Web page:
10. Lahiri, S., Self, S. (2012). Gender Differences in Healthcare Provisions for Children: Evidence from Two Hindi Speaking States in India. Indian Journal of Social Development, 12(12).
  11. Self, S., Grabowski, R. (2012). Mother’s Autonomy: Impact on Children’s Healthcare and Gender Bias in Healthcare in India. Applied Economics, 45(14), 1903-1913.
  12. Self, S., Grabowski, R. (2012). Female Autonomy and Health Care in Developing Countries: A Closer Look at Uttar Pradesh and Bihar. Review of Development Economics, 16(1), 185-198.
  13. Self, S. (2011). Market and Non-Market Child Labor in Rural India: Role of Mother’s Labor Force Participation. Oxford Development Studies, 39(3), 315-338.
  14. Self, S. (2011). Role of the Information Age in Making Voices Heard in MENA Countries: A Note. Empirical Economics Letters, 10(8), 801-808.
  15. Self, S., Grabowski, R. (2011). Opportunities for Women and Islam: Variation Upon Variation. Applied Economics, 44(1), 64-79.
  16. Self, S., Grabowski, R. (2010). Is there Gender Bias in Participation in Early Childhood Education Programs in Developing Countries? Role of Mother’s Education. Journal of International Development, 23(7), 909-925.
  17. Self, S., Grabowski, R. (2009). Relative Gender Differentials and Islam in Non-Arabic Countries: Some Regional Variations. International Journal of Development Issues, 8(2), 102-118.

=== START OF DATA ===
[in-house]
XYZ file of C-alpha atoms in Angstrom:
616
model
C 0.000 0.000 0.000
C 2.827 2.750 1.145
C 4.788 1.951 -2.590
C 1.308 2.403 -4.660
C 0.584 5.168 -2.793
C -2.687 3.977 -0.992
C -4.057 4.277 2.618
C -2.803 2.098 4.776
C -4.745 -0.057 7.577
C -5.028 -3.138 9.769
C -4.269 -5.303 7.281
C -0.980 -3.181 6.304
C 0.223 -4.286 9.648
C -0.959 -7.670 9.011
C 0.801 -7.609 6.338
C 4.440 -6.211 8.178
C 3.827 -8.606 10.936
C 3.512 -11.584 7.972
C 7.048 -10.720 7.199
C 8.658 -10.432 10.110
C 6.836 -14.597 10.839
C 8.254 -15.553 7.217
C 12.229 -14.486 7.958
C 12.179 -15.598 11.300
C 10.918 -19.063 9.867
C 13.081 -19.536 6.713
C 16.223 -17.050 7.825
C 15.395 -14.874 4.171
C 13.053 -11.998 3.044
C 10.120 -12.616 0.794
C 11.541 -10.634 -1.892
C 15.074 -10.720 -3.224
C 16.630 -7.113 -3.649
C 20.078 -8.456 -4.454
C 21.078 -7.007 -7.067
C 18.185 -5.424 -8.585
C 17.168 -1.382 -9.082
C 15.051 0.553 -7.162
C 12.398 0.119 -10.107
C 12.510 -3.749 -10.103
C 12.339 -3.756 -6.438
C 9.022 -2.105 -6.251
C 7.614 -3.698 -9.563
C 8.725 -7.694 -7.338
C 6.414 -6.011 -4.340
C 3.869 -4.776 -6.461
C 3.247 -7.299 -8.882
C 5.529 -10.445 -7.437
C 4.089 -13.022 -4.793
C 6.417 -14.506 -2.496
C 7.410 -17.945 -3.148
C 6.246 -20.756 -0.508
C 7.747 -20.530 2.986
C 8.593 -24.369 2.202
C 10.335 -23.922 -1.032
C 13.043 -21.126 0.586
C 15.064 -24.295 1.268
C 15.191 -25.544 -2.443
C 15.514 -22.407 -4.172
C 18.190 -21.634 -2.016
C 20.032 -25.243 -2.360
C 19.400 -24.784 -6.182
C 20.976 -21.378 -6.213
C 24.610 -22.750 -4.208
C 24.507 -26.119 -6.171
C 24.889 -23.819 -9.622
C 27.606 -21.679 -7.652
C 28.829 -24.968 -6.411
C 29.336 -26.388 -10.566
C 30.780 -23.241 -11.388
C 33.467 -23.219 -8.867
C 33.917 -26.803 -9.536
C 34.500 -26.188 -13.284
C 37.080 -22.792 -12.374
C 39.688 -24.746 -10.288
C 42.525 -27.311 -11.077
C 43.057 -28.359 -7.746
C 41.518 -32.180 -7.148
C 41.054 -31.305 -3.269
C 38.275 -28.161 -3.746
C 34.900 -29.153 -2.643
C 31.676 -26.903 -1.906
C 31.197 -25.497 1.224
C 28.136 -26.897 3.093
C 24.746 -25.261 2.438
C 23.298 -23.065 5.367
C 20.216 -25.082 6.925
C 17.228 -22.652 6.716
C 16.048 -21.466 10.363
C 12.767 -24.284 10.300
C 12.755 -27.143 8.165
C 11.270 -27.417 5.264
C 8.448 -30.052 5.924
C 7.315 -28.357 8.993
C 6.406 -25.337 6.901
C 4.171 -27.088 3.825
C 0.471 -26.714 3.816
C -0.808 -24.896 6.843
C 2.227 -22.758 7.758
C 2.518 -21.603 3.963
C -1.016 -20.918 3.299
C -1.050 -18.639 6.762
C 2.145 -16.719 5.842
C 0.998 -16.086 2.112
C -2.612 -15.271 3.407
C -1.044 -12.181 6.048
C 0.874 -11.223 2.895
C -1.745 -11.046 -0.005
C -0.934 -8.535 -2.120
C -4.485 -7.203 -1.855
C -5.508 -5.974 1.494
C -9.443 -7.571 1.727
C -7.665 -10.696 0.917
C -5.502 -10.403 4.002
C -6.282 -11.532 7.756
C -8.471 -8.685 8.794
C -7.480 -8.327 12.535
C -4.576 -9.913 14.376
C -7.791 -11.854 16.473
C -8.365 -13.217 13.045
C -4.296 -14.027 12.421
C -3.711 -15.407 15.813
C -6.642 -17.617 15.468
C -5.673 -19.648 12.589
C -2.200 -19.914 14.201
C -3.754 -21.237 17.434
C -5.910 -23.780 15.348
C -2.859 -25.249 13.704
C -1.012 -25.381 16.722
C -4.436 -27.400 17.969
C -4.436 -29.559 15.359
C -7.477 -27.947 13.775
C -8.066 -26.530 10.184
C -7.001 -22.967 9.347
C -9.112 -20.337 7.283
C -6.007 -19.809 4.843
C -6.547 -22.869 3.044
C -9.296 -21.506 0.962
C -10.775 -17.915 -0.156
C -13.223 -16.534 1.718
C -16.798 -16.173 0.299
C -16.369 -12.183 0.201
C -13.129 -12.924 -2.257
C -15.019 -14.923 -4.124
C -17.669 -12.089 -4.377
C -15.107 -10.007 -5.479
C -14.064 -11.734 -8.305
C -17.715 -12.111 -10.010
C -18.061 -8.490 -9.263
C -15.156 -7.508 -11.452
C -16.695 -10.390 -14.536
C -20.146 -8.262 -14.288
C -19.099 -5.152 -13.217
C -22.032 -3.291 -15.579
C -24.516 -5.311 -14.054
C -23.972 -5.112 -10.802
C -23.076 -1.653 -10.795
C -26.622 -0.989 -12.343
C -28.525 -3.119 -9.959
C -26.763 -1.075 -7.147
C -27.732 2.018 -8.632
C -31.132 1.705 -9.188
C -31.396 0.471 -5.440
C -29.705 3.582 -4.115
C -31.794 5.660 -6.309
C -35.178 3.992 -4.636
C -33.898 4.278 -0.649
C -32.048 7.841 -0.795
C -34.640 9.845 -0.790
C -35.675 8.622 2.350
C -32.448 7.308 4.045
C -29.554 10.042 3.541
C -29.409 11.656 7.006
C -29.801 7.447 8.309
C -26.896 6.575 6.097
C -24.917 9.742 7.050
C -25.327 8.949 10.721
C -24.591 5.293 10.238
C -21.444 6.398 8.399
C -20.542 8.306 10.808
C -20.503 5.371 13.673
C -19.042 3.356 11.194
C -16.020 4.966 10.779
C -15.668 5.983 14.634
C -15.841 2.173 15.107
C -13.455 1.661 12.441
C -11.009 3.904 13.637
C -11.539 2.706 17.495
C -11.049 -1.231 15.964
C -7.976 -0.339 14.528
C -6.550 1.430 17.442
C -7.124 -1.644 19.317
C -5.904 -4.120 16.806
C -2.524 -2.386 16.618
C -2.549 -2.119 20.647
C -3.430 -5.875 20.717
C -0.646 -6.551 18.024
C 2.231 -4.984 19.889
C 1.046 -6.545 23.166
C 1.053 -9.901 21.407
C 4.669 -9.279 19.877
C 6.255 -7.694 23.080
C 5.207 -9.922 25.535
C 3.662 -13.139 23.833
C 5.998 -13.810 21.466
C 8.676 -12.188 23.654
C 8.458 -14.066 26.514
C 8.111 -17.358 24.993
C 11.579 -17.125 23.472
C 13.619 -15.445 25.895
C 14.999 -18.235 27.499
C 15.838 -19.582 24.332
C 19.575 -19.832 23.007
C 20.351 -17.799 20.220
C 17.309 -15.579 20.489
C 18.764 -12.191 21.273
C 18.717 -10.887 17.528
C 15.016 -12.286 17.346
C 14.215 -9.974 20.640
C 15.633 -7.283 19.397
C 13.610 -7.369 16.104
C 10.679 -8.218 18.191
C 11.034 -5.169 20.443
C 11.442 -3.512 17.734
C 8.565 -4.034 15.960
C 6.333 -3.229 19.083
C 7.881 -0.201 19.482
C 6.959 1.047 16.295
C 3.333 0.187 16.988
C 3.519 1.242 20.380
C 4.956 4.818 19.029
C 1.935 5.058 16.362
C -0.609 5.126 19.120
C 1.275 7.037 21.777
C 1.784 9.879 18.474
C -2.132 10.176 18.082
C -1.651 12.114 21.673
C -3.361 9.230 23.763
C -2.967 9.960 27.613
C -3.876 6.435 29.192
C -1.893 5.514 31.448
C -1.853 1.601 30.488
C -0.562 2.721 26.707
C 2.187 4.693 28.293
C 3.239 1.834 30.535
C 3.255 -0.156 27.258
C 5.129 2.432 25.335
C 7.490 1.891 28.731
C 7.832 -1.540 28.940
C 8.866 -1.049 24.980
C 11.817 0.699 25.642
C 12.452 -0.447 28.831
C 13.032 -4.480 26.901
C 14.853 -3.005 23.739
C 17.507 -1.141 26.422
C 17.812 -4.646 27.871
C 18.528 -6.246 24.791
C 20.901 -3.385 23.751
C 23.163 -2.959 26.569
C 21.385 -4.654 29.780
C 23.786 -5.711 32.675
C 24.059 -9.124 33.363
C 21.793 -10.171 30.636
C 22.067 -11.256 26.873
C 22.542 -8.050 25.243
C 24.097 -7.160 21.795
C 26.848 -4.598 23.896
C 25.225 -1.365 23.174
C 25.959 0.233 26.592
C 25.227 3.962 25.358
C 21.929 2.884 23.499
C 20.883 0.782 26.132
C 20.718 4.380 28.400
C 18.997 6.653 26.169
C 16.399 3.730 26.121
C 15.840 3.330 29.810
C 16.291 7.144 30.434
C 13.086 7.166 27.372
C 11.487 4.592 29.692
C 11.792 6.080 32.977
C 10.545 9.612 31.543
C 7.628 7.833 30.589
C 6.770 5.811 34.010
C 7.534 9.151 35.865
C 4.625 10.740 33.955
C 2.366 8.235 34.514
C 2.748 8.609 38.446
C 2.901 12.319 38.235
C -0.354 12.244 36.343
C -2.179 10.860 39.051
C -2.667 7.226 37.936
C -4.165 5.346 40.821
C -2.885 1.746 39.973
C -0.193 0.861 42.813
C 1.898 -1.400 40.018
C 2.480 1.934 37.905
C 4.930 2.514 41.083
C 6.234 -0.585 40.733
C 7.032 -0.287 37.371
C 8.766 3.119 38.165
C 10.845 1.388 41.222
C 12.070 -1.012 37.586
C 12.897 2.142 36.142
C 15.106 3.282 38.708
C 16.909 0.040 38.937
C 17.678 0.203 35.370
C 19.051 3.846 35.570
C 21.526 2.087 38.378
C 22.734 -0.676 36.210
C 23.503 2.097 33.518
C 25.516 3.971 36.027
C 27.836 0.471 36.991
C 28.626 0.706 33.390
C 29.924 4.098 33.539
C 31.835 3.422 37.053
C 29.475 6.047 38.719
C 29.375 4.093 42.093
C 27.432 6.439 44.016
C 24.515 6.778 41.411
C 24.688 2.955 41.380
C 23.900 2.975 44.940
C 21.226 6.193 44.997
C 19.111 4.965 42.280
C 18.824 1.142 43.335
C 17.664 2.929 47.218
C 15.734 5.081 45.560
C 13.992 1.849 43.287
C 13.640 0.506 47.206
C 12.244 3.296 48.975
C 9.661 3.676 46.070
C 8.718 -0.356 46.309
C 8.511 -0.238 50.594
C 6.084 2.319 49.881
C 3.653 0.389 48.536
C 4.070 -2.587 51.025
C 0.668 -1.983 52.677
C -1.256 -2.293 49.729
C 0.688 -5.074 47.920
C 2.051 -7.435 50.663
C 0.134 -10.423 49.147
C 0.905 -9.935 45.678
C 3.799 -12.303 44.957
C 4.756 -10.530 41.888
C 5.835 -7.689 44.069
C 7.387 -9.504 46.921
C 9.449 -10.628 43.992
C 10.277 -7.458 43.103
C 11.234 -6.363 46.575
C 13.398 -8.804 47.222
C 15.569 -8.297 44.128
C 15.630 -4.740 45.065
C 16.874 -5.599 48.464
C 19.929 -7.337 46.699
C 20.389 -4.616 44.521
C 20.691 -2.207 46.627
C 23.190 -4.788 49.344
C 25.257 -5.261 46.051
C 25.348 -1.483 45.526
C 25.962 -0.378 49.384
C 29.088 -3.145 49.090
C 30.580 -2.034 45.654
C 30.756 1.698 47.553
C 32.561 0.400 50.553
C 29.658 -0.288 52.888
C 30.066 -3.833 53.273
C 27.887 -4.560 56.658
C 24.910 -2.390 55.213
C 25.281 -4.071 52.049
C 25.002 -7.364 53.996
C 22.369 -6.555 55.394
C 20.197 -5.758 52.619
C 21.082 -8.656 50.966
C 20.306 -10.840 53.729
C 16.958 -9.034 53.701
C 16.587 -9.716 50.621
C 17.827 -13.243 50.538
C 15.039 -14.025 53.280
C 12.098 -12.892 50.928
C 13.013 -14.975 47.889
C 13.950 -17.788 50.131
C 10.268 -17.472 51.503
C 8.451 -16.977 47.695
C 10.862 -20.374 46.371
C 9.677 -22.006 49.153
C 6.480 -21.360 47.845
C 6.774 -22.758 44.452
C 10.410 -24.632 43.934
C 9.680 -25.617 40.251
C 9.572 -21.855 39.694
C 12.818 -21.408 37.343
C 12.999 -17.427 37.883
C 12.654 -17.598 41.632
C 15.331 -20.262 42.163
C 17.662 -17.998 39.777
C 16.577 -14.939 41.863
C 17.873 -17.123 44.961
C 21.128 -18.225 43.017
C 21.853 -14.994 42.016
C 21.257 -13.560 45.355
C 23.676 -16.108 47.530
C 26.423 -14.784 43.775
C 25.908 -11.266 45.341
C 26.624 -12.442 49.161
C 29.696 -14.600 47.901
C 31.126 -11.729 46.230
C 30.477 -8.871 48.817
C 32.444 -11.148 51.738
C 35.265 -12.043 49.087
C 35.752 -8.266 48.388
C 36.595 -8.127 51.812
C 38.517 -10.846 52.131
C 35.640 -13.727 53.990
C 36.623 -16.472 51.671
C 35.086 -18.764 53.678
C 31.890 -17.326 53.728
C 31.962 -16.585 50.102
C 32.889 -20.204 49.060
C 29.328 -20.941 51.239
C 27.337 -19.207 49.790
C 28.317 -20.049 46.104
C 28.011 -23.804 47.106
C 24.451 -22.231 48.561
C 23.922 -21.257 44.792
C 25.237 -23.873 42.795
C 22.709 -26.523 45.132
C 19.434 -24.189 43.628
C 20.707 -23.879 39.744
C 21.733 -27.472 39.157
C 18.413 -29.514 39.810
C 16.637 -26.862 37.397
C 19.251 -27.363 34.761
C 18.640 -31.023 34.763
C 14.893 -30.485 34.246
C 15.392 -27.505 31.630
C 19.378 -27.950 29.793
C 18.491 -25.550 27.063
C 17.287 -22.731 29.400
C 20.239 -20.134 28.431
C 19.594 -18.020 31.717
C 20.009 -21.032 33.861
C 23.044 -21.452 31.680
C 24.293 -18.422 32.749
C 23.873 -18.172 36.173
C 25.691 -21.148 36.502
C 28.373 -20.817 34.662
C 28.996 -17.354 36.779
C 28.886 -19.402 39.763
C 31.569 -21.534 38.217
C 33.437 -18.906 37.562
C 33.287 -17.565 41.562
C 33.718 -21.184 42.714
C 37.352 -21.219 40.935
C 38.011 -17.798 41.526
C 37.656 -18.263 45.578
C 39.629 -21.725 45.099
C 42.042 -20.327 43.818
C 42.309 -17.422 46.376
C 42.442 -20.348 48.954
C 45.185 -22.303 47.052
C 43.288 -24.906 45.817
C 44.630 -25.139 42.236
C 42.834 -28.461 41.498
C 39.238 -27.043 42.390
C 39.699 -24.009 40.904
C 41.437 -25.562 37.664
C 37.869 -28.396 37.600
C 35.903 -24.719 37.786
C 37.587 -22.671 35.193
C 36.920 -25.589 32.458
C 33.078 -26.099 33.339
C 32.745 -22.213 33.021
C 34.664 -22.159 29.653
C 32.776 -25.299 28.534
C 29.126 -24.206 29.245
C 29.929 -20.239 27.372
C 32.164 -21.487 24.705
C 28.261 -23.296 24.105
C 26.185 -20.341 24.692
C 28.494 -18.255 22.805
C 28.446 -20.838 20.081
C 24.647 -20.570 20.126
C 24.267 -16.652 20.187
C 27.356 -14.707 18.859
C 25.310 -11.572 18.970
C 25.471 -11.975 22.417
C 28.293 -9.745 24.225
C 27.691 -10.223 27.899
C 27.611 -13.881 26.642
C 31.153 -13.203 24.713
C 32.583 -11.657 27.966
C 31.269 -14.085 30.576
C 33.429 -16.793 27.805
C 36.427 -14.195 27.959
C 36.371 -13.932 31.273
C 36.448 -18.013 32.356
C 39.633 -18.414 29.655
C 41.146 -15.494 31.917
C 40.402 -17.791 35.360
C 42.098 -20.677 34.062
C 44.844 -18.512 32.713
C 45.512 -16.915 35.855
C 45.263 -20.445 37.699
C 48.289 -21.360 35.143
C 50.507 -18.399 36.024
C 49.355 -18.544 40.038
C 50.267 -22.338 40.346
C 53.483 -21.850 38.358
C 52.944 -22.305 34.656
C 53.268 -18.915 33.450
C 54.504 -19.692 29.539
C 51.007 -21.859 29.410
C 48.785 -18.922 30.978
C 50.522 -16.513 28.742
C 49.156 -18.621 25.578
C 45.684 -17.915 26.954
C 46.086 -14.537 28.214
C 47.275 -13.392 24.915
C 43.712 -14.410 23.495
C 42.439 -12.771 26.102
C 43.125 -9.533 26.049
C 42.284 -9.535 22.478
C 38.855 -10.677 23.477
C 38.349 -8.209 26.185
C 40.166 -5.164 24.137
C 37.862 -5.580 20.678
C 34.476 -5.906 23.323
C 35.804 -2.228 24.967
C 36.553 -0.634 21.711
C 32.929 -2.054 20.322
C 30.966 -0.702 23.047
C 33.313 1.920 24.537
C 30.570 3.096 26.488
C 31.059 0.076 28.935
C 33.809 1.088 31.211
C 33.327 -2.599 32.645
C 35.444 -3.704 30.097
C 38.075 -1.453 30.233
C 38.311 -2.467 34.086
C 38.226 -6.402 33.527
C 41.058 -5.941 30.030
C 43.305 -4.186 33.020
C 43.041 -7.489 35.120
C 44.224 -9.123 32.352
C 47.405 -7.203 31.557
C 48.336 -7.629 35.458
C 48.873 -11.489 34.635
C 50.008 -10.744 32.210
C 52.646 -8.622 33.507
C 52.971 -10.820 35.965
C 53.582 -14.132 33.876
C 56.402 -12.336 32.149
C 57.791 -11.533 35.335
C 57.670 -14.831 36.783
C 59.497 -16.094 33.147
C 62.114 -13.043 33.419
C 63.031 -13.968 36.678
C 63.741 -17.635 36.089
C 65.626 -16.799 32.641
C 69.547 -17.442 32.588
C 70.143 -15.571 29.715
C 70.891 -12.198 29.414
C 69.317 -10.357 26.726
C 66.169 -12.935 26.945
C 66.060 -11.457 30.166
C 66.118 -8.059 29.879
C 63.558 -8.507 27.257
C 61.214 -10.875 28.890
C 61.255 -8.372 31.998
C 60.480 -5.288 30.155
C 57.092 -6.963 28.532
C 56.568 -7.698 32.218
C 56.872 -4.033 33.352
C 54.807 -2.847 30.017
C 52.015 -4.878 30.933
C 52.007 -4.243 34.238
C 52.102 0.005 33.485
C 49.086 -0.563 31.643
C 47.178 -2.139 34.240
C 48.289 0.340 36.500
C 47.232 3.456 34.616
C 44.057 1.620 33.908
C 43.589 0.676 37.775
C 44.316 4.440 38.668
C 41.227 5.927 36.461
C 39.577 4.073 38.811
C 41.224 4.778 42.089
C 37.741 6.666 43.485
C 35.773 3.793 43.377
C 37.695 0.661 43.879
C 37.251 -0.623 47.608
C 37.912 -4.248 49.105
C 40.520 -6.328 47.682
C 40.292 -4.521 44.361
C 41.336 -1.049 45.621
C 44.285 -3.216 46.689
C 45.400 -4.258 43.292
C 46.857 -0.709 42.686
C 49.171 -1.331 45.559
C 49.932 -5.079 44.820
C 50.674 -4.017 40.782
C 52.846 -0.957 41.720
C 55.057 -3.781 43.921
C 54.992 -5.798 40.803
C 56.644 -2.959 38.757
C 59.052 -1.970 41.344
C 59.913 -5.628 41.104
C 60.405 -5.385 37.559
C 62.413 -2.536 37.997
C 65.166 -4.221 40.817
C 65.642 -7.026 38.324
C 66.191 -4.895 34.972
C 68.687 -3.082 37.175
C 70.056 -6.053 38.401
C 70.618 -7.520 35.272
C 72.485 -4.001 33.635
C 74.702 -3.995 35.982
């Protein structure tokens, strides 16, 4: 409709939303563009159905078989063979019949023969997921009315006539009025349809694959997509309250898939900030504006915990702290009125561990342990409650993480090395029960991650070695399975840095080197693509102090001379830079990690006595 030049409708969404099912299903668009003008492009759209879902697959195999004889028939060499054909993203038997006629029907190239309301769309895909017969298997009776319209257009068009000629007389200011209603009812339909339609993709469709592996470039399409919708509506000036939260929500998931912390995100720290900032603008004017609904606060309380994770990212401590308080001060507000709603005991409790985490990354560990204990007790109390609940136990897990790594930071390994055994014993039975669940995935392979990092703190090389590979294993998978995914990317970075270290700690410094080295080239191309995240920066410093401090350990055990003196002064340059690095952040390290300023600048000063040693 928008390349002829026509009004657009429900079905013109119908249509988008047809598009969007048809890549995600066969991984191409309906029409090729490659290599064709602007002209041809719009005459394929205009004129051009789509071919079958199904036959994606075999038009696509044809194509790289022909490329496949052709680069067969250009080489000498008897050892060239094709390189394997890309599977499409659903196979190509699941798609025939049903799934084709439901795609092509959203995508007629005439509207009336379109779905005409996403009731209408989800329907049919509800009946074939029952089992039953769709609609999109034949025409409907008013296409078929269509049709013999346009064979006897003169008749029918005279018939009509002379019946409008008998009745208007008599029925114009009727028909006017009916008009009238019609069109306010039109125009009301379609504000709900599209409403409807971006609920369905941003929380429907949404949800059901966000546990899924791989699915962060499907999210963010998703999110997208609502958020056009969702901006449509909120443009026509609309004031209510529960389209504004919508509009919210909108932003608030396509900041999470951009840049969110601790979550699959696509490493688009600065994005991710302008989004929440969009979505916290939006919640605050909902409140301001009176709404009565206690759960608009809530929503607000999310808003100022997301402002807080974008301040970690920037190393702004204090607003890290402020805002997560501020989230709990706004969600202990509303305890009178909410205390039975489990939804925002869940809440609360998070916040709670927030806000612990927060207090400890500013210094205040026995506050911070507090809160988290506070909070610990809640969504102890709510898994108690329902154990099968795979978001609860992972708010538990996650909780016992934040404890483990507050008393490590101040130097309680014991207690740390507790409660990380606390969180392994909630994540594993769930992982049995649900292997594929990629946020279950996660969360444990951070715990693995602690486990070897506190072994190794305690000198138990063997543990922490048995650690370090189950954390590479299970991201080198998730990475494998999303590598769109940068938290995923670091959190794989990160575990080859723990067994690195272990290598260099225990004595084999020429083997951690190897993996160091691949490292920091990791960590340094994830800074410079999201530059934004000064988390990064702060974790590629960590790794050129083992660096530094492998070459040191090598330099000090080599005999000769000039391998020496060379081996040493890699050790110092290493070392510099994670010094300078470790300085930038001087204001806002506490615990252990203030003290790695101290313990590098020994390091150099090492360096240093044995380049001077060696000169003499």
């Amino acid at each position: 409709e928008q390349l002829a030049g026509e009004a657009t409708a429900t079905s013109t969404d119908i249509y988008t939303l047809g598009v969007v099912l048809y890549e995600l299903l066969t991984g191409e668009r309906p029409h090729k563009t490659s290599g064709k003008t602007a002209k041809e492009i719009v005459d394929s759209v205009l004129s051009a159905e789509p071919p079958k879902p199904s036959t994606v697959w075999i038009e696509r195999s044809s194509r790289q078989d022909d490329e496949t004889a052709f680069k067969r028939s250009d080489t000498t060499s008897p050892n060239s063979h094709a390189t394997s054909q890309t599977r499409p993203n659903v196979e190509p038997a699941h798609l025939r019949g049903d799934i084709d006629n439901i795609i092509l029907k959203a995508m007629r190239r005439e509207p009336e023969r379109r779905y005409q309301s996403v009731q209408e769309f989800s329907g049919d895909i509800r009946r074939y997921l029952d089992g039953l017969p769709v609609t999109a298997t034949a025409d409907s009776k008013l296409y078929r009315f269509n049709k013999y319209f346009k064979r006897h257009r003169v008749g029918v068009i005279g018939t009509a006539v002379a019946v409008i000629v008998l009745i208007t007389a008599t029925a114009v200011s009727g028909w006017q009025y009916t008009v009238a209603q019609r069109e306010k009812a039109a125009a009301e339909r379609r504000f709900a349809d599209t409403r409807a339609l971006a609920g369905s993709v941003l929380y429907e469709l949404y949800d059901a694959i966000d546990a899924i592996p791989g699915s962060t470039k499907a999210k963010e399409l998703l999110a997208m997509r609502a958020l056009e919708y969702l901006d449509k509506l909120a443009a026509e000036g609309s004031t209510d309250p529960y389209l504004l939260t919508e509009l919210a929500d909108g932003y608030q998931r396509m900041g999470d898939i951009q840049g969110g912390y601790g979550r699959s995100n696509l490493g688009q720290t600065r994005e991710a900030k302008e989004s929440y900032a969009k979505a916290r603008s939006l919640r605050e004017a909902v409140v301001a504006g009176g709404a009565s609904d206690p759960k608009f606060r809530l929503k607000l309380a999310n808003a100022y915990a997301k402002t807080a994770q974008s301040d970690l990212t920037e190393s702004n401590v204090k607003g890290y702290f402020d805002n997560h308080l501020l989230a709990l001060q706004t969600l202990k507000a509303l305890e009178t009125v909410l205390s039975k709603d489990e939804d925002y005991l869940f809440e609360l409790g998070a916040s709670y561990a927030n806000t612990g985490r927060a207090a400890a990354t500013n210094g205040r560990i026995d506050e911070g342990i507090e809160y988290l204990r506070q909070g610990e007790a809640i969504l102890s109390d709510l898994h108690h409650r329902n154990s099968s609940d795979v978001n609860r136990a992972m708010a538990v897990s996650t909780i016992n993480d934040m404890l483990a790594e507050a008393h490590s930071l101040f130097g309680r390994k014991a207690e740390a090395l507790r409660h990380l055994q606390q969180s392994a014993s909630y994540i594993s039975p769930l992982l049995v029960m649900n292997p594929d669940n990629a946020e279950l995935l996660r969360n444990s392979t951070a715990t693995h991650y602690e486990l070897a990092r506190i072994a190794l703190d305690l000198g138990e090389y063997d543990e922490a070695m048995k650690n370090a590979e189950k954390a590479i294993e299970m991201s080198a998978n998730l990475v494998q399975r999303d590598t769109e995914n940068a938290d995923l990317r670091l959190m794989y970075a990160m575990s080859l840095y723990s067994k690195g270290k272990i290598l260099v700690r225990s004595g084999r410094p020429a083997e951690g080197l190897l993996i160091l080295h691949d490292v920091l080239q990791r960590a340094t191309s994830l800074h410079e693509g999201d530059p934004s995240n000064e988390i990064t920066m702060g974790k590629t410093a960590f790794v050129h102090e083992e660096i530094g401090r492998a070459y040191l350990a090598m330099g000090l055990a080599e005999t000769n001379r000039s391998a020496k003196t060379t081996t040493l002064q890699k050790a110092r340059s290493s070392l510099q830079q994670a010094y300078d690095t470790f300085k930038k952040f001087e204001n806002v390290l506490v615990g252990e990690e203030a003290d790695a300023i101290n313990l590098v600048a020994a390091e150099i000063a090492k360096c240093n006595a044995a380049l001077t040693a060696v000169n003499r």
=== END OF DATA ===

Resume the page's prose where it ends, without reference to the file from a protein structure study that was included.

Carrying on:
18. Self, S., Grabowski, R. (2009). Impact of Agricultural Technology on Agricultural Child Labor: Evidence from India. Agricultural Economics, 40(1), 67-78.
  19. Self, S., Grabowski, R. (2009). Gender Development, Institutions, and Level of Economic Development. Review of Development Economics, 13(2), 319-332.
  20. Self, S., Grabowski, R. (2009). Modernization, Inter-Caste Marriage, and Dowry: An Analytical Perspective. Journal of Asian Economics, 20(1), 69-76.

III. Future Directions of Research

I am currently carrying out research projects utilizing a large data set on household survey done by the World Bank in Nepal. The projects relate to avenues via which HIV/AIDS related awareness and knowledge can be spread across Nepal.  In addition, I have recently procured a data set on aging in India. This is the first data set of its kind. This data set commonly referred to as LASI (Longitudinal Aging Study in India) is a joint project of three partnering institutions: Harvard School of Public Health, the International Institute of Population Sciences (IIPS), and the RAND Corporation. I am currently developing a paper looking at factors that influence healthcare choices by the elderly in India. In addition to the above, I am also working on several research projects with one of my former undergraduate students who is currently pursuing a graduate degree also at MSU. These papers look at the role of ethanol mandate on corn and food prices and on the production of biofuels in the United States and other NAFTA countries.

IV. Topics related to your research and of interest to the broad University Community, for which you are available for presentations and/or consultations.

  • Role of female autonomy and gender bias in developing countries.
  • Impact of attendance policies on class attendance.
  • Role of online homework/quizzes in students’ educational outcome.